Friday, February 26, 2016

The College Students Who Risked Everything

"Nineteen-year-olds don't pray about much, they make things happen."
Guardsmen surround a Freedom Riders Bus, May 1961

"Nineteen-year-olds don't pray about much, they make things happen," Kwame Lillard told a rapt audience. Both he and Matthew Walker, Jr. spoke of their experiences as Freedom Riders in the 60s to a full room yesterday at Vol State. 

They certainly did make things happen. Under leaders such as Jim Lawson and Reverend Kelly Miller they attended nonviolent workshops and sit-in protests as their ranks swelled in numbers. An incident of violence against a student protestor actually helped to spur the movement on. Support for their vision grew. 

"Sacrifice always does that," explained Lillard. "We're a nation built on sacrifice. If not us, who? If not now, when?"

"We could not allow violence to overrule nonviolence," added Matthew Walker.

Six thousand people marched on downtown Nashville and confronted the mayor after that incident. When pressed, the mayor finally admitted that he thought segregation was wrong. Then the community decided to hit them where it hurts the most - the pocketbook - as they began an economic strike. Soon Nashville became the first southern city to integrate its lunch counters. 

They also related their harrowing experiences on the Freedom Rides buses through Alabama and Mississippi. Both Lillard and Walker made a point to mention that these buses were integrated. "50% of the riders were white, and 50% were black," said Lillard, holding up a poster that showed all the pictures of the former protestors. "It's important to note that."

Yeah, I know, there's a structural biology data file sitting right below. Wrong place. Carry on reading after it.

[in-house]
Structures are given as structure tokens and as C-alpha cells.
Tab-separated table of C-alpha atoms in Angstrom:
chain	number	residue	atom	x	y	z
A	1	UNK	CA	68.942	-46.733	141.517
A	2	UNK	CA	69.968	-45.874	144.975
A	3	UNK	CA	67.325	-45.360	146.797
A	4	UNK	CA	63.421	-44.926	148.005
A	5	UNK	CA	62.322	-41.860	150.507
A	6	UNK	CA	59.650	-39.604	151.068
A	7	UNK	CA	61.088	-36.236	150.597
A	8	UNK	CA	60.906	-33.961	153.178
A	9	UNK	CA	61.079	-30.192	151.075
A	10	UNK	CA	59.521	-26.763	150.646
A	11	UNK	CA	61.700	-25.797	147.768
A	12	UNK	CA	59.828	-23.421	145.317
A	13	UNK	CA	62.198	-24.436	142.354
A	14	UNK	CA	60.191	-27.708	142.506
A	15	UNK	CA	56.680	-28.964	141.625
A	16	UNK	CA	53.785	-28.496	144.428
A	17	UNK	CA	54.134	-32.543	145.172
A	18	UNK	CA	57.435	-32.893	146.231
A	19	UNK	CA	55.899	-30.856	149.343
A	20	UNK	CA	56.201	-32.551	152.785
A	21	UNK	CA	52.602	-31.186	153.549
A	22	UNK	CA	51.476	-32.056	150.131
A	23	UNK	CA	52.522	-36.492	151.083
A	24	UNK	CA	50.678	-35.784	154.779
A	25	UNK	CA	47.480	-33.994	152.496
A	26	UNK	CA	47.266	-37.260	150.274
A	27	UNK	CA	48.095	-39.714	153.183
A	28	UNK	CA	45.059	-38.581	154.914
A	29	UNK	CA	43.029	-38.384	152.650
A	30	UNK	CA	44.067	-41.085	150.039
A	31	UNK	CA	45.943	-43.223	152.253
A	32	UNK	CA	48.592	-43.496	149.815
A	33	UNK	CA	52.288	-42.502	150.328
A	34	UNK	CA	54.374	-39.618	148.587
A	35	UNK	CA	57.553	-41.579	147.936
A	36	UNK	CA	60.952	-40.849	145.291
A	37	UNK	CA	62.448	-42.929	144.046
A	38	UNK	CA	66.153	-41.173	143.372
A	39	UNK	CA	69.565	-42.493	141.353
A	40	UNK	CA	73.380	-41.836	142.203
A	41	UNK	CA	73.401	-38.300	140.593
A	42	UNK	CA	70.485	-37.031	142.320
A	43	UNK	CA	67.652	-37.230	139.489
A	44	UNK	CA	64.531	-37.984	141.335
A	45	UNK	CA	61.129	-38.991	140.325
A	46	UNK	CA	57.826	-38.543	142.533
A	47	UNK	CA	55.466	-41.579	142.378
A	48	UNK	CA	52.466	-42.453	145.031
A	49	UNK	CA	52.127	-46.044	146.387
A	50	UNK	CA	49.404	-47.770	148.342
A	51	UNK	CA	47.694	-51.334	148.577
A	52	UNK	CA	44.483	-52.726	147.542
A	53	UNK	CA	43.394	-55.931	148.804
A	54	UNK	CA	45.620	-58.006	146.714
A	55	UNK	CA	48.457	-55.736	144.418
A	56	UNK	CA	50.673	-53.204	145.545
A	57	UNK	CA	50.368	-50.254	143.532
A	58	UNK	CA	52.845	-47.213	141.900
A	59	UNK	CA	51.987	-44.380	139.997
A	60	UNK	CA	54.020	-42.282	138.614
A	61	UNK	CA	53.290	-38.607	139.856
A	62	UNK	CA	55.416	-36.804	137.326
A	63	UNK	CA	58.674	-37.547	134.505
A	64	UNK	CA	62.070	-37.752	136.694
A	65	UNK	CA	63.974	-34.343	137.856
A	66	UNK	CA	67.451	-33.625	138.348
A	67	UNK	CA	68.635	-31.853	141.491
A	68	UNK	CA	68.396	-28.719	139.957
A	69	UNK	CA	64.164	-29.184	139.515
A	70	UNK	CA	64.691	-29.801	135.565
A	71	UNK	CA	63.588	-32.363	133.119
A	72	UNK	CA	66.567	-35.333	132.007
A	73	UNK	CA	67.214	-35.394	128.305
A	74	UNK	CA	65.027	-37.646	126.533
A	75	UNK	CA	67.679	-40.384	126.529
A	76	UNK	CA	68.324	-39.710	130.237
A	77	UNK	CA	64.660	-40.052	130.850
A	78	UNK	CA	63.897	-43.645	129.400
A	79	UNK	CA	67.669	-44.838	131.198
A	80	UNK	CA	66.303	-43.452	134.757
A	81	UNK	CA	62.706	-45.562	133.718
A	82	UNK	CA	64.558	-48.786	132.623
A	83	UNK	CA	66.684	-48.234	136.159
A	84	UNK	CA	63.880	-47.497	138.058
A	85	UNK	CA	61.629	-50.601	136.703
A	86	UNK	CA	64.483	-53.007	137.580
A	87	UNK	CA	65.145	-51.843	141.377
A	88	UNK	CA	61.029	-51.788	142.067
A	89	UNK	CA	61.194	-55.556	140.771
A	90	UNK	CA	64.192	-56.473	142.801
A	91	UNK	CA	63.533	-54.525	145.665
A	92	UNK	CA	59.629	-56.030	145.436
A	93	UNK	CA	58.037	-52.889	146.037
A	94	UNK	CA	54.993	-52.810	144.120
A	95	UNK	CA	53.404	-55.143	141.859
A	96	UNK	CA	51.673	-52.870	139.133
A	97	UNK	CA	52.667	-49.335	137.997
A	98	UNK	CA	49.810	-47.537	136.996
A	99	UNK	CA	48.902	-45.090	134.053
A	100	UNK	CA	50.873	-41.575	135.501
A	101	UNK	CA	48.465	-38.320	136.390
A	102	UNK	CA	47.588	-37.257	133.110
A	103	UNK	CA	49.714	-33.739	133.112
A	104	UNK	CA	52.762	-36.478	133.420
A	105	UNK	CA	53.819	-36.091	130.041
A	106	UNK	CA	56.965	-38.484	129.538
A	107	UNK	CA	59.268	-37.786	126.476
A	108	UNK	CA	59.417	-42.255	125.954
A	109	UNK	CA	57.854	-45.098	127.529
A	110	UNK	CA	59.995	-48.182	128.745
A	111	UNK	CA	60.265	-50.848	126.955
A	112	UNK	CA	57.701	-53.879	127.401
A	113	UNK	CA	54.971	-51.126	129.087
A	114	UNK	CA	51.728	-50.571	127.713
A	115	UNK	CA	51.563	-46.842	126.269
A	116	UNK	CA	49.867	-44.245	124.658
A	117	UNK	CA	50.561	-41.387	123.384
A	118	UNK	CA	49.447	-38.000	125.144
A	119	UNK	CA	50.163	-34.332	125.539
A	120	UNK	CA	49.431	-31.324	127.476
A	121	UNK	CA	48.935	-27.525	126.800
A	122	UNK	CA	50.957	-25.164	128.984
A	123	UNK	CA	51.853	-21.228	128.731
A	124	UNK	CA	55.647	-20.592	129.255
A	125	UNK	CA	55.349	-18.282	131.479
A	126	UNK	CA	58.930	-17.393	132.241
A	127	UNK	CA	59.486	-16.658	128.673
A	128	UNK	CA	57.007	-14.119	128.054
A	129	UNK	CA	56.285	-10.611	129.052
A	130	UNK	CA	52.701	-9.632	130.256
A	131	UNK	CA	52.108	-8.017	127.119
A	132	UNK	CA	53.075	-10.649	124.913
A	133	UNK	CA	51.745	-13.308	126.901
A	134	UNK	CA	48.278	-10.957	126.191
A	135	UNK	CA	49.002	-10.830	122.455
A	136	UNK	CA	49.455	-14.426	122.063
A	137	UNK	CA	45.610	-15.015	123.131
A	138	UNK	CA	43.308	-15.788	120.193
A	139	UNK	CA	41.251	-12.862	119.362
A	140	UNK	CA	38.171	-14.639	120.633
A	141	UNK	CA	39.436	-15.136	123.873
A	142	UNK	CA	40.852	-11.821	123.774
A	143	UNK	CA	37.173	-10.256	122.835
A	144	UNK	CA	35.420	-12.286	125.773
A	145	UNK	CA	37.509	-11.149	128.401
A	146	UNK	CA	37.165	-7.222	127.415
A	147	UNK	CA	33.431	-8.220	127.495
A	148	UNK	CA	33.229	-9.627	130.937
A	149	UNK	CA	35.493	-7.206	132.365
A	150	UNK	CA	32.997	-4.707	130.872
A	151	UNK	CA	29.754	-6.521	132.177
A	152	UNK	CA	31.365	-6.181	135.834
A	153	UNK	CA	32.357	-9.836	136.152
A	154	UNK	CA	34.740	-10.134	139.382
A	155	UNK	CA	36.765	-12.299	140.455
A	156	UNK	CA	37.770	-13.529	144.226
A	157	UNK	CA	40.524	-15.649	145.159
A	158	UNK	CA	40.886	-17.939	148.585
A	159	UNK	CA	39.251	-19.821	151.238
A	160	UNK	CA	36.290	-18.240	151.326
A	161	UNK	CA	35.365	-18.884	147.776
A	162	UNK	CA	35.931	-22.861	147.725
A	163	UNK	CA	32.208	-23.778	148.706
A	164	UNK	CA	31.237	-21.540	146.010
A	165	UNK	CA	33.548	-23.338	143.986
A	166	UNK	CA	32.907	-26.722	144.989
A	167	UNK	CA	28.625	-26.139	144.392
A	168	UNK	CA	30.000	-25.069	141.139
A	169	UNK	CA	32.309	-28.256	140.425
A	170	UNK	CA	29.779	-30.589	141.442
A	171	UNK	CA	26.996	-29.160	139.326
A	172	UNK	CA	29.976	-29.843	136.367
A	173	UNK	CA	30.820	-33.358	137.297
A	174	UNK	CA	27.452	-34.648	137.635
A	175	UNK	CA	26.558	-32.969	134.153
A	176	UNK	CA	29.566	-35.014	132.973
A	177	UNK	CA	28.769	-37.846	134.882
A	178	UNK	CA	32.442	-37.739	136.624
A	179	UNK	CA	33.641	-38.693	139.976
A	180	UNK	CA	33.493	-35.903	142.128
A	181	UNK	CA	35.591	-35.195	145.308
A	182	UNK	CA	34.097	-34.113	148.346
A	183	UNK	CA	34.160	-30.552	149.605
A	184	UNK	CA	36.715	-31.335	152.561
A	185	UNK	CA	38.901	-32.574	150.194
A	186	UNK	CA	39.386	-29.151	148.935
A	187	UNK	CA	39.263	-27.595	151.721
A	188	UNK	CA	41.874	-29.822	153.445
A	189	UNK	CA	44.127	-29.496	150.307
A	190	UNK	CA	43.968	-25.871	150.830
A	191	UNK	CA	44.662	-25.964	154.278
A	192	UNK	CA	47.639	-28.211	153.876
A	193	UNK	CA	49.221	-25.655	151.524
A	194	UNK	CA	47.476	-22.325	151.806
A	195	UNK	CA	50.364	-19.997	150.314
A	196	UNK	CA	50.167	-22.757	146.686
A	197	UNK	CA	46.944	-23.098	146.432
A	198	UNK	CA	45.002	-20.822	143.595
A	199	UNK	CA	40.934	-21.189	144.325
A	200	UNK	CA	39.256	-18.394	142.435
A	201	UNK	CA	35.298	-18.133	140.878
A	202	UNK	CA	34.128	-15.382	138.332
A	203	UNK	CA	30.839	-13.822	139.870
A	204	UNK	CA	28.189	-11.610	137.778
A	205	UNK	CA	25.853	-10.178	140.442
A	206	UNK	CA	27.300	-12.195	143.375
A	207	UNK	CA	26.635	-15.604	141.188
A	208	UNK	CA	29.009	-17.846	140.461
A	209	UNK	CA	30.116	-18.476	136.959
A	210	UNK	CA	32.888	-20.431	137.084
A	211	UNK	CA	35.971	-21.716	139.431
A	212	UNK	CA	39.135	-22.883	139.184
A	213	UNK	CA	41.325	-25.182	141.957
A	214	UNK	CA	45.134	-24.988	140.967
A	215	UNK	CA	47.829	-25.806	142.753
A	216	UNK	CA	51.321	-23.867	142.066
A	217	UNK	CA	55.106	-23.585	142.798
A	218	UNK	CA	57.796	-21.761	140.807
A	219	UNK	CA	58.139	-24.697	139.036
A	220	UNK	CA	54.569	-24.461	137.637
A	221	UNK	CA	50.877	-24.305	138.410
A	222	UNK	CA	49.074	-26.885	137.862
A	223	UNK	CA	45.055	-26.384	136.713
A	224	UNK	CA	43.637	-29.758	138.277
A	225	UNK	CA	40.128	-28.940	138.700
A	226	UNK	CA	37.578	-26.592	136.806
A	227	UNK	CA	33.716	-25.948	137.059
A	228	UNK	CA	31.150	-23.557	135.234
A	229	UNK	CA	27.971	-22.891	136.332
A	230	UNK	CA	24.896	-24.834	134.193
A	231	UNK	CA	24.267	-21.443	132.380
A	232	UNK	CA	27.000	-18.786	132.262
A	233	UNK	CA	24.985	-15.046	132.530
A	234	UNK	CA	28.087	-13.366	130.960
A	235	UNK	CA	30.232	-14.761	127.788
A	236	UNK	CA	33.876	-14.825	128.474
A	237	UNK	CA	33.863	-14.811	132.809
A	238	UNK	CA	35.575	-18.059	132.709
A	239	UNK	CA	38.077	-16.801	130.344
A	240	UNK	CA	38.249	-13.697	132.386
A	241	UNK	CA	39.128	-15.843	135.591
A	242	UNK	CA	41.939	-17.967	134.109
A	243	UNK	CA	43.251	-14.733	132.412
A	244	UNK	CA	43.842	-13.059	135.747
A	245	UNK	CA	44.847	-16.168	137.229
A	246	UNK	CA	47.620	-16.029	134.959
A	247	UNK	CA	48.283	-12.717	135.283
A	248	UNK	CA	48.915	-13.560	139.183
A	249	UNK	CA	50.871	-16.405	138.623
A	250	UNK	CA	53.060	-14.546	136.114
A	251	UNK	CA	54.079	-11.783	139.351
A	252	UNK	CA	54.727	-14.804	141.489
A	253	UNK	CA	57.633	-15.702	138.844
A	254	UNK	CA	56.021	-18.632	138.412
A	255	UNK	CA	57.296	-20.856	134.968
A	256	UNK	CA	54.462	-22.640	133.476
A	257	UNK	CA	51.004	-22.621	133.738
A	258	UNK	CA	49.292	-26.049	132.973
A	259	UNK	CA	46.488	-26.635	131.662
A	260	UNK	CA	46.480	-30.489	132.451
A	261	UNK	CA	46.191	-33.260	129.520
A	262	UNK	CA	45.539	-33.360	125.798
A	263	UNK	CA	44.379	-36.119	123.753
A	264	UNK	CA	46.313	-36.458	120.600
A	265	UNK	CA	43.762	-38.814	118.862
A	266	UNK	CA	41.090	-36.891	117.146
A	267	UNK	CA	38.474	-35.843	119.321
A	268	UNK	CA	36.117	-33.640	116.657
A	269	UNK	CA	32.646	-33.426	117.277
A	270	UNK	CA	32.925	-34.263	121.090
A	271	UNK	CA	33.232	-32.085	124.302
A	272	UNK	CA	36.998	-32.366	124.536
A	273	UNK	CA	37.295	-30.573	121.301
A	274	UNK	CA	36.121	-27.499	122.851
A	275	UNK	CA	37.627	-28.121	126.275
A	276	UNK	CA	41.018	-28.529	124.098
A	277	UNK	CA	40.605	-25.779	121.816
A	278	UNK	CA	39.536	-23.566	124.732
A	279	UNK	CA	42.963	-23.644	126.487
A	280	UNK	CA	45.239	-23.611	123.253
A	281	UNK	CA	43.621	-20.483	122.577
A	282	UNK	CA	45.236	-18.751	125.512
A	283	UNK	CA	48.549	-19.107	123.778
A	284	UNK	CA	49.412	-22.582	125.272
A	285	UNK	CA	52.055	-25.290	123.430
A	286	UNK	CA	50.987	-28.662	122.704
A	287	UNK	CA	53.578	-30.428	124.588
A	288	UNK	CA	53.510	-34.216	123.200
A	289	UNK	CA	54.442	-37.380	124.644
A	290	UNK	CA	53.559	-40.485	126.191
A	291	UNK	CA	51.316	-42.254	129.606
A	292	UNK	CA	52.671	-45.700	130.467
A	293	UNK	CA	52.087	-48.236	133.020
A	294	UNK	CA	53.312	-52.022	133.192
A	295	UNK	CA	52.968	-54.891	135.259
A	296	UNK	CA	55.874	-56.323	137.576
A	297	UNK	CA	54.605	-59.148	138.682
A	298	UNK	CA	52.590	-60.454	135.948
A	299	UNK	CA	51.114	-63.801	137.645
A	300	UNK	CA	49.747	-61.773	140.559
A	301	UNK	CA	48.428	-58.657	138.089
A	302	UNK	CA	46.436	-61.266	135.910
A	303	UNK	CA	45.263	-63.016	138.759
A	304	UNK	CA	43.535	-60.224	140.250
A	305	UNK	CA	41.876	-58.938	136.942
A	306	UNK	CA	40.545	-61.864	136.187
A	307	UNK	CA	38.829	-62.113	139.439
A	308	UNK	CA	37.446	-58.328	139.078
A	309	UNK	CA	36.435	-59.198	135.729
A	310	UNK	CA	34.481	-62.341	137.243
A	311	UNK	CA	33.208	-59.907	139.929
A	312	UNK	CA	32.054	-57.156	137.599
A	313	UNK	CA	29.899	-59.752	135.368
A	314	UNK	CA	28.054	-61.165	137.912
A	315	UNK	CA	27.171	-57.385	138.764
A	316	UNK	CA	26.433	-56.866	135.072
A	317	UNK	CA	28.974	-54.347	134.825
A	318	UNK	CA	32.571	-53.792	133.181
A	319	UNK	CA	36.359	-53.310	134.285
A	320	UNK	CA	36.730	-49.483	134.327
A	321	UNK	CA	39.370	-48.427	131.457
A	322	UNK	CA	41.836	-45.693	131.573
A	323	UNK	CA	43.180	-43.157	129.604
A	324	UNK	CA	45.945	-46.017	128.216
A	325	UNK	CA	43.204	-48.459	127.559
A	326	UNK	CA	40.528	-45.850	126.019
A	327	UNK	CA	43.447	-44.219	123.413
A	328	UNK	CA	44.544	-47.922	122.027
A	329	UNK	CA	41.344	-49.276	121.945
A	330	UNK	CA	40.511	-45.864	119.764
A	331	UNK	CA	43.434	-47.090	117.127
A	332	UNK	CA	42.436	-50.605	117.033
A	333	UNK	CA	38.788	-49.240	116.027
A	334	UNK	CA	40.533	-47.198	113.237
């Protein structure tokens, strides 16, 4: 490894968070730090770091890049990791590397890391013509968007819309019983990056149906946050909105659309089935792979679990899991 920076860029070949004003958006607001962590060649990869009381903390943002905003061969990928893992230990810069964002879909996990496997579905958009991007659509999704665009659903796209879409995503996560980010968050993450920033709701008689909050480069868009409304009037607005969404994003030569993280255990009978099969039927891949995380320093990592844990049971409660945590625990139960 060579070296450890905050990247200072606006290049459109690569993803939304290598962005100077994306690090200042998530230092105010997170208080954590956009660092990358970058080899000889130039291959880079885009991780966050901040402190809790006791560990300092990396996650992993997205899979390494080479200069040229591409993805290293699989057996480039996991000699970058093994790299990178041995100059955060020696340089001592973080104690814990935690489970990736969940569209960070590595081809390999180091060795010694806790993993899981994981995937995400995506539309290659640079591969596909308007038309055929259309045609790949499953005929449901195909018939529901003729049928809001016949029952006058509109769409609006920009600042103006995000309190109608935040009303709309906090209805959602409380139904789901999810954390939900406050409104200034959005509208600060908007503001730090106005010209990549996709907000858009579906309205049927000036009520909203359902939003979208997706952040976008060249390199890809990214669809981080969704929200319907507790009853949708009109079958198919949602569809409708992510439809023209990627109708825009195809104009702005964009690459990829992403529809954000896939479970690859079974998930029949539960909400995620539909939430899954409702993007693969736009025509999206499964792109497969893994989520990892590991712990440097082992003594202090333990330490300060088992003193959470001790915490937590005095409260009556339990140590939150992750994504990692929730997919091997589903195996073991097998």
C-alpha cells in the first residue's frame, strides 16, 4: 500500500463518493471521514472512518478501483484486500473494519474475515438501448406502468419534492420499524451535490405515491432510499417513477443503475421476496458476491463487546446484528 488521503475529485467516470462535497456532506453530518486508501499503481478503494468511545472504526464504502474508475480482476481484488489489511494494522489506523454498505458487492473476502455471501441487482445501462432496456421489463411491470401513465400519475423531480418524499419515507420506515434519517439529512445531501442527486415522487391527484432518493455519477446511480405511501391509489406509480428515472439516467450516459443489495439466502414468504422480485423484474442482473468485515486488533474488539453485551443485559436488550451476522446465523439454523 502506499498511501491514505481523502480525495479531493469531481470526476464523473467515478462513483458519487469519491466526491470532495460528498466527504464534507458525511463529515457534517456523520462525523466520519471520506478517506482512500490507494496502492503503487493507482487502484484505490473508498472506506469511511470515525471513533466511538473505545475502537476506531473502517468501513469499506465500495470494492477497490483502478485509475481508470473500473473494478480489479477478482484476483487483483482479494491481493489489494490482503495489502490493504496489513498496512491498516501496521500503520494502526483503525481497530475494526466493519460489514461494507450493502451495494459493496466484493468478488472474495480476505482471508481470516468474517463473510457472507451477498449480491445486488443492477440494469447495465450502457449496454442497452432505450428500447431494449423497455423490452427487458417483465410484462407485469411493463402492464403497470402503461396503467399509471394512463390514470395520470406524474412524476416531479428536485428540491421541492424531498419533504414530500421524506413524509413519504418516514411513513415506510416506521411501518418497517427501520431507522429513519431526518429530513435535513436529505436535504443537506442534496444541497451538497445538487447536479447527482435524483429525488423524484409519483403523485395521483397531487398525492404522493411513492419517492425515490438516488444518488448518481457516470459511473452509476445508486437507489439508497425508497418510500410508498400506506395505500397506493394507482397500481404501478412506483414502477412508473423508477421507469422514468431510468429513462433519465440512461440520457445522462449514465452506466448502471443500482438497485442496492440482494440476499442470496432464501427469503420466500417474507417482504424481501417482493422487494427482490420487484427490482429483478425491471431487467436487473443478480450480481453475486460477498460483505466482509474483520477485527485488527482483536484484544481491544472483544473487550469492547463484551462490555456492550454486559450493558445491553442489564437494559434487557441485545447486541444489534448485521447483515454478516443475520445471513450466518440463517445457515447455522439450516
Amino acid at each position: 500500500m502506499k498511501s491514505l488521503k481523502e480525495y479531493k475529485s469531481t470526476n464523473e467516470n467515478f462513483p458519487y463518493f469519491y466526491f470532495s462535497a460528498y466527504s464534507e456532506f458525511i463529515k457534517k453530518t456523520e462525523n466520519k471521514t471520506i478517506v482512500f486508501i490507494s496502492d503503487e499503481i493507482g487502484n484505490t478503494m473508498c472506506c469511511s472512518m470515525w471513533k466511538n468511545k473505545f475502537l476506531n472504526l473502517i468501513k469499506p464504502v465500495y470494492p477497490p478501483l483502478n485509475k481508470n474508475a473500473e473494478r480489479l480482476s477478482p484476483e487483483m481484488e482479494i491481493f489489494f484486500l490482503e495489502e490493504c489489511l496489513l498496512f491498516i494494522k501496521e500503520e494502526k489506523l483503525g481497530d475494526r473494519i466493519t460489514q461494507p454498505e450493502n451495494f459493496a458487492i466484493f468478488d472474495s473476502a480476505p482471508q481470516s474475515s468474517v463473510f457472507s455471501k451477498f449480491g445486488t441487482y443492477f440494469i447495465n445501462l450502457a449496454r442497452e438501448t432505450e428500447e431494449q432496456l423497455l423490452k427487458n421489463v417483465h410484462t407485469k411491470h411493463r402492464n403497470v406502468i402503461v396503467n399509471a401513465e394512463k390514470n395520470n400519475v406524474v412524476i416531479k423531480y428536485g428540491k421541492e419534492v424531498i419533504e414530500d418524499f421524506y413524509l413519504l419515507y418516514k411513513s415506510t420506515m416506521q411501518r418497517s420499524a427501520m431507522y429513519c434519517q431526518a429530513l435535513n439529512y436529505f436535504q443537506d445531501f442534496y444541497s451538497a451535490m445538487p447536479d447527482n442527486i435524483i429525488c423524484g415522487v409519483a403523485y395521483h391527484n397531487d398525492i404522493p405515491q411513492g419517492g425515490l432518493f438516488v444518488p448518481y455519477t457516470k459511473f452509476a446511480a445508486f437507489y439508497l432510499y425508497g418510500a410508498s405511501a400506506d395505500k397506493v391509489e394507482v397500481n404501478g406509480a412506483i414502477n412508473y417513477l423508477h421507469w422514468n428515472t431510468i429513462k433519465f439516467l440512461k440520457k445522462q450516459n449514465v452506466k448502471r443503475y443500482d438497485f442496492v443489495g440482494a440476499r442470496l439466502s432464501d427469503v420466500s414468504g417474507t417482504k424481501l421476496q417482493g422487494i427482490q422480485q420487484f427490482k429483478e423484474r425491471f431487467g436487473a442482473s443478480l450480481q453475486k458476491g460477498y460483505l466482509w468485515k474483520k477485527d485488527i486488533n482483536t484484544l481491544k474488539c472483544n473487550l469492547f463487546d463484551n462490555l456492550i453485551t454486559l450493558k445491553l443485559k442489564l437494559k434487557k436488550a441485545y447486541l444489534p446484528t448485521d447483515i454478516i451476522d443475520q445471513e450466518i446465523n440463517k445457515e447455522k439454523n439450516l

The two men ended the talk on a humorous story. One day they decided to go swimming at the nicest white public pool in the city, which at that time was at Centennial Park. "We walked up in our swim trunks carrying towels and said we want to go swimming," they remembered with a chuckle. "So the mayor drained all the public pools in Nashville to keep us out. They filled in the one at Centennial and built the art center over it."

Gaynell Buffinet Payne is a writer, single mother, and student at Volunteer State Community College. She also blogs for Vol State's Returning Adult Learners.

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